When she was 15, Heidi Schreck gave speeches about the United States Constitution in American Legion halls across the country to win money for college. Her teenage years were spent in these stuffy corridors lined with photos of men, many of whom were also in her audience deciding whether or not she deserved scholarship funds. In her memory, these men were always seated in full military uniform, smoking cigars.
What you see onstage during the first half of Schreck’s newest play, What the Constitution Means to Me, at the New York Theatre Workshop, is a facsimile of her time as a teenage apostle for one of America’s founding documents. Now 40 years old, the playwright and actress revisits her past with the bitter aftertaste of a democracy run by President Donald Trump, whose chauvinistic outbursts over the last two years cast a bleak shadow across Schreck’s narrative. That’s because she isn’t initially interested in pandering to the eternal American optimism of her youth, although she’ll get there later; instead, Schreck first wants her audiences to understand how difficult it is for women to live in a country whose framework typically favors rich white men.
Towards the beginning of the play, Schreck explains that her speeches about the Constitution often employed elaborate metaphors. Performing as her teenage self, she compares the Constitution to a magic crucible, while her competitors propose blander interpretations of the document as a patchwork quilt or a forest of living trees. “You put ingredients in there, like ferrous alloys or lobsters, and boil them all up together until they make something else,” Schreck says. Her intelligence carries these loony metaphors to astonishingly believable conclusions, the way a brilliant professor might be able to explain the entirety of macroeconomics with a couple of toothpicks and a bag of skittles.
“A crucible is also a severe test of patience or belief,” she soon clarifies. “The Constitution can be thought of as a boiling pot in which we are thrown together in sizzling and steamy conflict to find out what it is we really believe.” Schreck is a MacGyver of constitutional debate, explaining the document’s Amendments and clauses through amazing feats of metaphor.
Channeling her sometimes overzealous devotion to the Constitution for dramatic effect, Schreck knows how to build optimism in the American framers before drilling down to its more malignant core. One through line is her love for Supreme Court Justice William O. Douglas, who used Amendments Nine and Fourteen in the major 1965 Griswold v. Connecticut ruling to establish a woman’s right to contraception on the basis of an individual’s right to privacy. Blissfully, Schreck describes Amendment Nine as a magical “penumbra” that the framers left intentionally ambiguous enough to allot citizens extra rights not explicitly enumerated in the Constitution’s text. Minutes later, however, she reveals that Douglas’ landmark opinion on the Griswold case had less to do with judicial heroism than it did with the judge’s own self-interest. The 67-year-old justice was sleeping with a 22-year-old college student at the time, and four other judges on the Griswold court were rumored to have been sleeping with young women.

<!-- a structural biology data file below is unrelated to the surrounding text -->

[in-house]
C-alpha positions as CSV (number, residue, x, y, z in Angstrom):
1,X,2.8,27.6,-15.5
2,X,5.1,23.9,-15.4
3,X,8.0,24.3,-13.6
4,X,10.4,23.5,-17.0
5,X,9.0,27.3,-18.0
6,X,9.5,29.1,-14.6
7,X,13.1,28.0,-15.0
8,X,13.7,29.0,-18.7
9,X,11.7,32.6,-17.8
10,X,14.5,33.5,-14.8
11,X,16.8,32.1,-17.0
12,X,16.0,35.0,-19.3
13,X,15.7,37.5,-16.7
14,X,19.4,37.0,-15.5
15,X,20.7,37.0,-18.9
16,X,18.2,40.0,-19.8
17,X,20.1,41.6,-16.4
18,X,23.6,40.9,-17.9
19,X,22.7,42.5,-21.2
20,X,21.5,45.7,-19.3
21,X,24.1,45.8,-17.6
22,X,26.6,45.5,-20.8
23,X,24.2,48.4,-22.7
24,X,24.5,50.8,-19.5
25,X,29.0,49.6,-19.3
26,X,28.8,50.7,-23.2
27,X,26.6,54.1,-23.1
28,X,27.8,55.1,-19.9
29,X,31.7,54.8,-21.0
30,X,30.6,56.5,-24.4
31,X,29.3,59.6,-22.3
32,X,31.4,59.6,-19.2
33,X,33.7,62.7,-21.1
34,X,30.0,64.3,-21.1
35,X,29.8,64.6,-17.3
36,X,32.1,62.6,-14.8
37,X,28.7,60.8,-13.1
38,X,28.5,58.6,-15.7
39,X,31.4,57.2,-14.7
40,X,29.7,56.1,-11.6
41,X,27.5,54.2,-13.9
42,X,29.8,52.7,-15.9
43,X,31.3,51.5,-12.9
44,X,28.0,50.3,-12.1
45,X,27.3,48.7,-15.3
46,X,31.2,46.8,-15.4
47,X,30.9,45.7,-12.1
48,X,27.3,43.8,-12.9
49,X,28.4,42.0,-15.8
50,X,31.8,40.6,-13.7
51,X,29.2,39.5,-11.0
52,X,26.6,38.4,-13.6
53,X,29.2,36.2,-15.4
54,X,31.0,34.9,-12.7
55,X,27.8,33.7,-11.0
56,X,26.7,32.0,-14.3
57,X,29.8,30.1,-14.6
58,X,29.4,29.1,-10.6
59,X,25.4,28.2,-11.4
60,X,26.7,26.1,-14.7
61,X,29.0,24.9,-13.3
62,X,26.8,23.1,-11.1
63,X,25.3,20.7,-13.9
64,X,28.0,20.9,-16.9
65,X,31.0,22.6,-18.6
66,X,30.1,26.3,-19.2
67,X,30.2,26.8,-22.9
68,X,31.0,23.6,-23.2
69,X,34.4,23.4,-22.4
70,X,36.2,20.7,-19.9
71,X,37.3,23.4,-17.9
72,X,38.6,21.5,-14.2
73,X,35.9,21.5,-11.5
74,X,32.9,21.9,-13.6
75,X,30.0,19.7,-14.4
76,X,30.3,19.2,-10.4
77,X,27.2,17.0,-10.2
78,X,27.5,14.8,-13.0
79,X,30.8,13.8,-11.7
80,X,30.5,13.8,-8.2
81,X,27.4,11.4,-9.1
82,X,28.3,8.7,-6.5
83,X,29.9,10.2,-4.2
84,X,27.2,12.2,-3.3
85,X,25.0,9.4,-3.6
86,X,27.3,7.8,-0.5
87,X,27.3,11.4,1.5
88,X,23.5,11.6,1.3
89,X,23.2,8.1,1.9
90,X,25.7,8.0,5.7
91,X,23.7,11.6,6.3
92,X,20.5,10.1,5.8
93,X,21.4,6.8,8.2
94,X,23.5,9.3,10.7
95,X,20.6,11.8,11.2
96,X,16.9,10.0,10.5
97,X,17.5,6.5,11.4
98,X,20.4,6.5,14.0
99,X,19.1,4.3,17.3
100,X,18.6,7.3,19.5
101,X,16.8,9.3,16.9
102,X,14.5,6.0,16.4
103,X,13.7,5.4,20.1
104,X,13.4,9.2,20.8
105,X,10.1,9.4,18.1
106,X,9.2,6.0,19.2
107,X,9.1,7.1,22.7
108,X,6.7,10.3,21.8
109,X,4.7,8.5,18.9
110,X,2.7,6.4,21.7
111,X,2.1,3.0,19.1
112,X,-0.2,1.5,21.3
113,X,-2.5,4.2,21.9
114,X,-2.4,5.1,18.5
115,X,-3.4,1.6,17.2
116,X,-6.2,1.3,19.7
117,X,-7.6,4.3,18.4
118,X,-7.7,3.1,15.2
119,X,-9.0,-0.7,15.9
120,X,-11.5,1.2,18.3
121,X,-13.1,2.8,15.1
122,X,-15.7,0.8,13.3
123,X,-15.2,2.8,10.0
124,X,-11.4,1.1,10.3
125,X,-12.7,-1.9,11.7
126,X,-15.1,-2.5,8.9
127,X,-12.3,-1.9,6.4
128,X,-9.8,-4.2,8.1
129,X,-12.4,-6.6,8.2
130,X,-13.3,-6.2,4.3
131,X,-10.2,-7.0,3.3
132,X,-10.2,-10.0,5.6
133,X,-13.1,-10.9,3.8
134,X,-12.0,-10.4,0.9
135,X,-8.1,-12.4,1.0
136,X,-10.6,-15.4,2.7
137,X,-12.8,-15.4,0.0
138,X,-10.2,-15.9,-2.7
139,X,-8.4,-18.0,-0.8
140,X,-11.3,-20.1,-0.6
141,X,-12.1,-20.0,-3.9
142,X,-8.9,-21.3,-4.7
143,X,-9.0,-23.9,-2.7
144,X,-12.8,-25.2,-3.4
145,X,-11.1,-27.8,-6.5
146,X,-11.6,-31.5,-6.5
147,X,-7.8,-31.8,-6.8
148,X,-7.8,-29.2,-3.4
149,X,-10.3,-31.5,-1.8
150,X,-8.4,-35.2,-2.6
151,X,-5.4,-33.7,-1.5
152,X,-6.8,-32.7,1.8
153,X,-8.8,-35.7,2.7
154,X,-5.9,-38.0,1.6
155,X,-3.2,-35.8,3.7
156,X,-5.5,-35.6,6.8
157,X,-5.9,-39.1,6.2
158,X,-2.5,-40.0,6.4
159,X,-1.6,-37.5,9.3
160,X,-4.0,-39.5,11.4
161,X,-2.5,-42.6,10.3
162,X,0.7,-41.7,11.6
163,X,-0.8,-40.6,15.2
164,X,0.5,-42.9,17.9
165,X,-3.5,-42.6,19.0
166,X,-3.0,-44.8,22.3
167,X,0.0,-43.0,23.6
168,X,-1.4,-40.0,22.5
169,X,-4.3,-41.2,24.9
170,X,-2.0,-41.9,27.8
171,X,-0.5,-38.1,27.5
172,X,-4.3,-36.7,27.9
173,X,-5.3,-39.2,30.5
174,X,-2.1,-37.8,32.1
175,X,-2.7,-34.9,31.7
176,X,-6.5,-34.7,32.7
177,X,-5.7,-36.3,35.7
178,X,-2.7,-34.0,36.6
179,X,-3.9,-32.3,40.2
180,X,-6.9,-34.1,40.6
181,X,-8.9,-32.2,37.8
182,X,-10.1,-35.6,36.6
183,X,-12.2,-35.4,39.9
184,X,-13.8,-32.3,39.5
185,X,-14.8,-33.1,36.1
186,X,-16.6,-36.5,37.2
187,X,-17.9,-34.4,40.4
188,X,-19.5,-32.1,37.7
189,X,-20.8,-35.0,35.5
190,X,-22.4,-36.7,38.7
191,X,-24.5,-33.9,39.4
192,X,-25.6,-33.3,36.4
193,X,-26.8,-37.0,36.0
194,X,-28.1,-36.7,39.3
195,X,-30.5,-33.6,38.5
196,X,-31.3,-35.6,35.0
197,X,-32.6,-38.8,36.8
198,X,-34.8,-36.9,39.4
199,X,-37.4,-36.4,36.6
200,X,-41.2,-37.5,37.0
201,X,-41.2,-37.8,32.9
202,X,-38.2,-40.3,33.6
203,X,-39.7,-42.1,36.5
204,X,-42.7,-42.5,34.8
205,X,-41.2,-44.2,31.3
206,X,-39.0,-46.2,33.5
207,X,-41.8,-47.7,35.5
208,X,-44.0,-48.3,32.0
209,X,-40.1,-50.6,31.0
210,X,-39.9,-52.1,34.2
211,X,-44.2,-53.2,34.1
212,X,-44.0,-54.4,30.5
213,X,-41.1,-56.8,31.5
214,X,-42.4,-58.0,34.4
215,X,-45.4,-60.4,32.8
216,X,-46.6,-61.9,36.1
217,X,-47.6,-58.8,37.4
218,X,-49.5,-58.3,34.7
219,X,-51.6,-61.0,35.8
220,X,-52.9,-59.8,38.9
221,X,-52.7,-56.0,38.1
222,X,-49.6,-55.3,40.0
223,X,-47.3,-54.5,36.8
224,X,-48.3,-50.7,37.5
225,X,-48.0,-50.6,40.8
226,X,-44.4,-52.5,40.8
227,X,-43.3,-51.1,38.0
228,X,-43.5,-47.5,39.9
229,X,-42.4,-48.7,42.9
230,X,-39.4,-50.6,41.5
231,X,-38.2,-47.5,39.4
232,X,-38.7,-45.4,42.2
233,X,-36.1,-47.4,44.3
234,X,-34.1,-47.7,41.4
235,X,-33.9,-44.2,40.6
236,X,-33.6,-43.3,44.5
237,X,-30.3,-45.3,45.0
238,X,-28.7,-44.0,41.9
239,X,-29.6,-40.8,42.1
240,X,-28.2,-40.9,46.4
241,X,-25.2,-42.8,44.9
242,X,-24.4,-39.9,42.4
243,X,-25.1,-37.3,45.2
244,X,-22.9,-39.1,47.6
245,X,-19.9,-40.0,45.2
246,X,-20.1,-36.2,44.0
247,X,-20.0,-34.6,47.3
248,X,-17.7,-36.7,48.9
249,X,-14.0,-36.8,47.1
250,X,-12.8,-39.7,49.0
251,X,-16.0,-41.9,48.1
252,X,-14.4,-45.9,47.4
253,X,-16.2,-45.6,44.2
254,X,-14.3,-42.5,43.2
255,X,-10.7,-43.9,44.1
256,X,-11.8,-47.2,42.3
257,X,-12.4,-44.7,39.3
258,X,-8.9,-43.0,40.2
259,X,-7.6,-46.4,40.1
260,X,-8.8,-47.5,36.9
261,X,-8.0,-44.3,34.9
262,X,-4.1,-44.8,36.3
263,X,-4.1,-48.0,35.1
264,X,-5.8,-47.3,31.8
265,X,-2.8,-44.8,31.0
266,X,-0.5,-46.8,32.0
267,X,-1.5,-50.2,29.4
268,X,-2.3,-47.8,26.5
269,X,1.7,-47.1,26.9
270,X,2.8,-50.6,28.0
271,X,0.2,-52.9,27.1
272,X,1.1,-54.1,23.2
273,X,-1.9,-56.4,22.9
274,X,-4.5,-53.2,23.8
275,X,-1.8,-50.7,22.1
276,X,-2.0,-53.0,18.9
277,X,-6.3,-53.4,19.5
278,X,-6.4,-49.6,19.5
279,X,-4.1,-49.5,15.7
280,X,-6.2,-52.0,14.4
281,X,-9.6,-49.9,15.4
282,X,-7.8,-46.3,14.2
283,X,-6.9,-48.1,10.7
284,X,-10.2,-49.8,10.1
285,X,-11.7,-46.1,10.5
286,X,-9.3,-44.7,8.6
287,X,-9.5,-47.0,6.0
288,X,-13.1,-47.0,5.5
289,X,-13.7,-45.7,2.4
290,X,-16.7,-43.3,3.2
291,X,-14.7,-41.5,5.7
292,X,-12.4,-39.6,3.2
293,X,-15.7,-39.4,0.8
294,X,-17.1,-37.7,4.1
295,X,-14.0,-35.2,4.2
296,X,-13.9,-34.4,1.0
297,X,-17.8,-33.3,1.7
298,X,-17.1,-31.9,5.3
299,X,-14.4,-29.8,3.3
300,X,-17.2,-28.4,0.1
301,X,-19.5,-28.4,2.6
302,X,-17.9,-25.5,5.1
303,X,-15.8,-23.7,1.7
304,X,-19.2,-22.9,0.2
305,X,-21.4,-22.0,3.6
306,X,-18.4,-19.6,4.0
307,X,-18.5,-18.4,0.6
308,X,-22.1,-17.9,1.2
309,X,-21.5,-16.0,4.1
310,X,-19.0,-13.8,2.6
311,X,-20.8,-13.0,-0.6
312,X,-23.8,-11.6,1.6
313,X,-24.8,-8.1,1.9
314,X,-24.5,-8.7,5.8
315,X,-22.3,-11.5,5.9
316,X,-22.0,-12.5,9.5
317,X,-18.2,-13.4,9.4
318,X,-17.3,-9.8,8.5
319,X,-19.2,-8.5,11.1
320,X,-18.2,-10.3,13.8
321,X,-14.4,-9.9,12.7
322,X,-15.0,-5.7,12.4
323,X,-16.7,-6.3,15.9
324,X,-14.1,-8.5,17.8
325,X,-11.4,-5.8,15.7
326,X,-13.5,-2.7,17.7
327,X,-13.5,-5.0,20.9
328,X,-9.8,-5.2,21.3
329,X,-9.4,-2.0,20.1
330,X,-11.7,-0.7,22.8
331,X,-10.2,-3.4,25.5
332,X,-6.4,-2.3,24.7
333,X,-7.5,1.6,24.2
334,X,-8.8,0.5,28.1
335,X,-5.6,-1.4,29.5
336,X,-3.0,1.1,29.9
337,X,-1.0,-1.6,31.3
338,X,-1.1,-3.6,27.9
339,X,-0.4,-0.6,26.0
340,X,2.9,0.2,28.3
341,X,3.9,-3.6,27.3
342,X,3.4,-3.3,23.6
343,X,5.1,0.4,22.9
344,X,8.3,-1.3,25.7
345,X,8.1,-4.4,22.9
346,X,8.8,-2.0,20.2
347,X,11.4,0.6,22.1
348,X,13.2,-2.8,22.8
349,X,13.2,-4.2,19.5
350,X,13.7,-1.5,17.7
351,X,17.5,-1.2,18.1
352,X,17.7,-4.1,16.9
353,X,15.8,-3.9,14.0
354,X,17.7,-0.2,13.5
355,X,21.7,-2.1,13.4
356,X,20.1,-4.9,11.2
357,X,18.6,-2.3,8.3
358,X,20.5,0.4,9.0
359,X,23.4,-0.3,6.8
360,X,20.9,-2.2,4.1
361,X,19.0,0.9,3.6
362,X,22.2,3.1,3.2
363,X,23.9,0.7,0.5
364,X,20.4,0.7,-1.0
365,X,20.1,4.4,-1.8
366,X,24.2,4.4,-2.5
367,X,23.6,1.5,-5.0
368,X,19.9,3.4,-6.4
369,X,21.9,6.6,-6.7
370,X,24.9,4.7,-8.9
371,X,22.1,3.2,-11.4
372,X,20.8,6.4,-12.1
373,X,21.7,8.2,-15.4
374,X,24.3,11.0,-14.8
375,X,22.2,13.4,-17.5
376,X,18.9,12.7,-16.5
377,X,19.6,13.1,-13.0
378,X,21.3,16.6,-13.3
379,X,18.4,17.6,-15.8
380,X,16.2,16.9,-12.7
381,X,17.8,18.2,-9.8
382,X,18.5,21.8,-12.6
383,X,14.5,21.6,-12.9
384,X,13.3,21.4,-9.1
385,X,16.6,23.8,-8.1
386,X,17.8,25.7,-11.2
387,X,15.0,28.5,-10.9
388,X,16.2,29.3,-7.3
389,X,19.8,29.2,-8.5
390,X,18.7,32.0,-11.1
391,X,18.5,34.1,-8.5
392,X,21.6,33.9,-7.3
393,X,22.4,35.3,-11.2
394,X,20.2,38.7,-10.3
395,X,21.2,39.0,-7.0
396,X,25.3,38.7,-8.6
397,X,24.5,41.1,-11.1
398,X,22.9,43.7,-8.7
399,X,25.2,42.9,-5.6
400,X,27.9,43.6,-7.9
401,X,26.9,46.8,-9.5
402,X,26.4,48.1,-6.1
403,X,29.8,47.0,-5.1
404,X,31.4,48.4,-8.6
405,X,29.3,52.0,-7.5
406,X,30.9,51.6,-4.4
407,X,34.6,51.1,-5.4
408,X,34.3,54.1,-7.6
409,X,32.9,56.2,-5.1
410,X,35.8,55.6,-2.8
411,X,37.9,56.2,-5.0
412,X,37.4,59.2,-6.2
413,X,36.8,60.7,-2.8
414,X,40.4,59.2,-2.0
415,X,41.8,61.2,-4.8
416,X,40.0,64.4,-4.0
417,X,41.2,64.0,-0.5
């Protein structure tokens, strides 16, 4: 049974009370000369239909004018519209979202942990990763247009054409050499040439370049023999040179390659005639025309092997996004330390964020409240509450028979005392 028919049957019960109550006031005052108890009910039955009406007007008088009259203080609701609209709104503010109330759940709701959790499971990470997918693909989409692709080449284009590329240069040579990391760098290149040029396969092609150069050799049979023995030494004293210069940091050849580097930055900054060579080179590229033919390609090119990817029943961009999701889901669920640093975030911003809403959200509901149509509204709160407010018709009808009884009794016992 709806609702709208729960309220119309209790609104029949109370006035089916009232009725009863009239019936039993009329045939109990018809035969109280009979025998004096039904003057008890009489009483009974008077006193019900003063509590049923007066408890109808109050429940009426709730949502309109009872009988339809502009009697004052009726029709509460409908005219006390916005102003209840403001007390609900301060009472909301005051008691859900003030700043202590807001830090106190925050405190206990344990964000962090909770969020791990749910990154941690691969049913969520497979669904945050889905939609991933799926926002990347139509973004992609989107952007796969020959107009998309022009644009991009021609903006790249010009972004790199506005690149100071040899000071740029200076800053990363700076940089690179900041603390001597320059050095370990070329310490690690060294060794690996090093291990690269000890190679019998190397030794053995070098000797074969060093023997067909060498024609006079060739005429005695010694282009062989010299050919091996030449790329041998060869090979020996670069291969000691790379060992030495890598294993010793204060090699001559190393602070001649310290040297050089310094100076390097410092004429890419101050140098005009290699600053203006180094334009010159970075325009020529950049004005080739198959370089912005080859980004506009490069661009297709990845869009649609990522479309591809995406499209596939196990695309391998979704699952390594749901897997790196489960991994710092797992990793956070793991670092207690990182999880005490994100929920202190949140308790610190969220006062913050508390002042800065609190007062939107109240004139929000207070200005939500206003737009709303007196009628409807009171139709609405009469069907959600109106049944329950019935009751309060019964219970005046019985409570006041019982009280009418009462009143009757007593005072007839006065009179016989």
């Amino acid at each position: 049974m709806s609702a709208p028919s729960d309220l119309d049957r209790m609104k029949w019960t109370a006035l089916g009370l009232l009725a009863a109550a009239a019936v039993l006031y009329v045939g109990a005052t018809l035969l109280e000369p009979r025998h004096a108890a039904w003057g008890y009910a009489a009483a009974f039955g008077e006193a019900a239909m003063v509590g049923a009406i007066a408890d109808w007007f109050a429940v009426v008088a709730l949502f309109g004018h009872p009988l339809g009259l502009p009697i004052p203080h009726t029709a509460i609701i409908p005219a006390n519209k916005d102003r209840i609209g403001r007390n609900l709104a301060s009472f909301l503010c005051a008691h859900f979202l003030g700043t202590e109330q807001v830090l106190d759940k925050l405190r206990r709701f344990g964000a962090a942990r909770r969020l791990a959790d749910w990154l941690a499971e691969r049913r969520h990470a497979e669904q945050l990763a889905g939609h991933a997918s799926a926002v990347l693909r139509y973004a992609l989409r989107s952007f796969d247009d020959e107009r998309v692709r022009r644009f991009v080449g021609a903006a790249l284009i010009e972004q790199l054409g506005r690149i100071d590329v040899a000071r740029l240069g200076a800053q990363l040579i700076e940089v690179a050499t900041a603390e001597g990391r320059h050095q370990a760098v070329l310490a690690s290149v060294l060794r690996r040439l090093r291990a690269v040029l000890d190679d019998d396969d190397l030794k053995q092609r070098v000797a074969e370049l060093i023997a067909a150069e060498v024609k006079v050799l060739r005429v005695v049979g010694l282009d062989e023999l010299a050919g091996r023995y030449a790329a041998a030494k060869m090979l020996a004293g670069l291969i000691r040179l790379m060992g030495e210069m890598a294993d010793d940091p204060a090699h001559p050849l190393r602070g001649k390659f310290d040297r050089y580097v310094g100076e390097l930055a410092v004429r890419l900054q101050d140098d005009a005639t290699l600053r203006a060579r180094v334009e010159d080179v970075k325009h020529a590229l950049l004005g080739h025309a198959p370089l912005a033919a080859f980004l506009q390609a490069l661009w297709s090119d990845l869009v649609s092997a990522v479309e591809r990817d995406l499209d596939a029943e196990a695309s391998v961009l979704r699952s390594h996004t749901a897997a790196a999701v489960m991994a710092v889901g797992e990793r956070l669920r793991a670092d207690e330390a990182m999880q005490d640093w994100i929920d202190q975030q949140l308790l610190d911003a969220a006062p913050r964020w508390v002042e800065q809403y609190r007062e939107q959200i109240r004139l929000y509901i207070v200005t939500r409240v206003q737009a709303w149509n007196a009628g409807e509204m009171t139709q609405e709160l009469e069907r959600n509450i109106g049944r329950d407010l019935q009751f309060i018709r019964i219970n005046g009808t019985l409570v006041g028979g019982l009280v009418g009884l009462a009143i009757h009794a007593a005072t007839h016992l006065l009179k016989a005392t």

There is no doubt that Schreck is an expert solo performer. Her congenial attitude alleviates the play’s many tense moments, but there’s something amiss here. Hers is the sly candor of a fox: the noncommittal way she mumbles through the script convinces the audience that tonight’s particular performance is an impromptu, ad-libbed step beyond the play’s normal routine. It’s a special skill that allows her to get intimate with the audience as she discusses generations of family trauma, gender bias, and abortion. The genius of this fantastic piece is how Schreck weaves that now almost-archetypal patter of a one-woman show into the fabric of today’s contentious political debates.
Fortunately, Schreck also intends to heal some of the heartache she unearths during What the Constitution Means to Me. The show’s final moments graciously expand our viewpoint into the show’s titular thesis by introducing a young debater, the whip-smart Rosdely Ciprian. (The performance I saw featured 14-year-old Ciprian, but other nights star her counterpart, Thursday Williams.) Ciprian’s surprise appearance is twofold: she is here to challenge the assumptions about the Constitution that Schreck has built through the play, and also to present an image of what 14 years old actually looks like.
A self-serious debater with the discipline of a champion orator, Ciprian argues in favor of keeping the Constitution rather than trashing it and starting anew. Unlike Schreck, she doesn’t need a magical crucible to conjure the optimism manifest in the promise of a constitutional democracy. She would rather think of the document as a human being. “Are human beings perfect? No. Are we capable of perfection? No. But that doesn’t mean we are not valuable. We are always growing and changing. Learning. Just like us, this document is flawed. But just like us, it is also capable of getting better. And better. With every generation.”
Ciprian’s spirited defense of the Constitution injects the play’s ending with much-needed uplift. Her hopefulness does not feel naïve; rather, it crackles with the promise of defiant youth not yet soured to the possibilities of change. After all, if a teenager can have hope for the world, then why can’t we?
Written and directed by Heidi Schreck; directed by Oliver Butler; also featuring Rosdely Ciprian, Mike Iveson, and Thursday Williams; scenic design by Rachel Hauck; costume design by Michael Krass; lighting design by Jen Schriever; sound design by Sinan Zafar; dramaturgy by Sarah Lunnie; stage management by Terri K. Kohler. The play was commissioned by True Love Productions and prudced in partnership with Clubbe Thumb.
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